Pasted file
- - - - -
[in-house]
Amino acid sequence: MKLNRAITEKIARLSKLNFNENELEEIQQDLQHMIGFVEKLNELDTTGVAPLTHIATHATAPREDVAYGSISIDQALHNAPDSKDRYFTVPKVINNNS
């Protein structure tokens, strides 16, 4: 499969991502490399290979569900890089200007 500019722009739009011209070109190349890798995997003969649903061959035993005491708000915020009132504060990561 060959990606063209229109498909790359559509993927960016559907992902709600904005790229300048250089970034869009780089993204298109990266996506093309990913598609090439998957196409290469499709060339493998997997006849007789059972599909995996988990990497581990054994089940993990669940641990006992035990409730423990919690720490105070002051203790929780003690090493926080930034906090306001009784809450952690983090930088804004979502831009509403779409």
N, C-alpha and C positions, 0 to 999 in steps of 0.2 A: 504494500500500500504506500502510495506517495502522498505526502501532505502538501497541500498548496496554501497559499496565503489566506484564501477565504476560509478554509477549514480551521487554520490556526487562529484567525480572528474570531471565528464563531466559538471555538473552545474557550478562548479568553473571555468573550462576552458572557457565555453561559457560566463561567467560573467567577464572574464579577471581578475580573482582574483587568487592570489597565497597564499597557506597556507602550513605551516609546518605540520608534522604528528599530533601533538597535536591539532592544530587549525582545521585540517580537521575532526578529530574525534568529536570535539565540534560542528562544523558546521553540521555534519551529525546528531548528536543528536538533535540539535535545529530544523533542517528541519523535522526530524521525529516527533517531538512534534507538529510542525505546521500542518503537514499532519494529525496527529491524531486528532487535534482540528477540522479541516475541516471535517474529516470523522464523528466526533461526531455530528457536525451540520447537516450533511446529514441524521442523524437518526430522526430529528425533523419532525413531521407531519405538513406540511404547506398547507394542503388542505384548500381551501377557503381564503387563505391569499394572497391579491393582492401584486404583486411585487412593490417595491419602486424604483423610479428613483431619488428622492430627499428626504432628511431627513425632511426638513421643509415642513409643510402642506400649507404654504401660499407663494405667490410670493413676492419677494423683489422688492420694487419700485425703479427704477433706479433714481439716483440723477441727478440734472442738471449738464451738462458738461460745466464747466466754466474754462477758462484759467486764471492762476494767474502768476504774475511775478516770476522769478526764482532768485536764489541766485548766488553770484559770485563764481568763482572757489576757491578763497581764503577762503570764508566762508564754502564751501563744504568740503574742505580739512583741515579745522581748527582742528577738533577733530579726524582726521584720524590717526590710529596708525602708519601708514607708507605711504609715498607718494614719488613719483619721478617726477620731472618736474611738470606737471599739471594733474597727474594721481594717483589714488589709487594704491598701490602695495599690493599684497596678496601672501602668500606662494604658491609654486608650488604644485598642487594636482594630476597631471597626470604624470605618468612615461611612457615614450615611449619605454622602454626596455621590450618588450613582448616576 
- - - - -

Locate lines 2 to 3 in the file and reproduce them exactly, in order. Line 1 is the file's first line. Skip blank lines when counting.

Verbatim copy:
Amino acid sequence: MKLNRAITEKIARLSKLNFNENELEEIQQDLQHMIGFVEKLNELDTTGVAPLTHIATHATAPREDVAYGSISIDQALHNAPDSKDRYFTVPKVINNNS
């Protein structure tokens, strides 16, 4: 499969991502490399290979569900890089200007 500019722009739009011209070109190349890798995997003969649903061959035993005491708000915020009132504060990561 060959990606063209229109498909790359559509993927960016559907992902709600904005790229300048250089970034869009780089993204298109990266996506093309990913598609090439998957196409290469499709060339493998997997006849007789059972599909995996988990990497581990054994089940993990669940641990006992035990409730423990919690720490105070002051203790929780003690090493926080930034906090306001009784809450952690983090930088804004979502831009509403779409």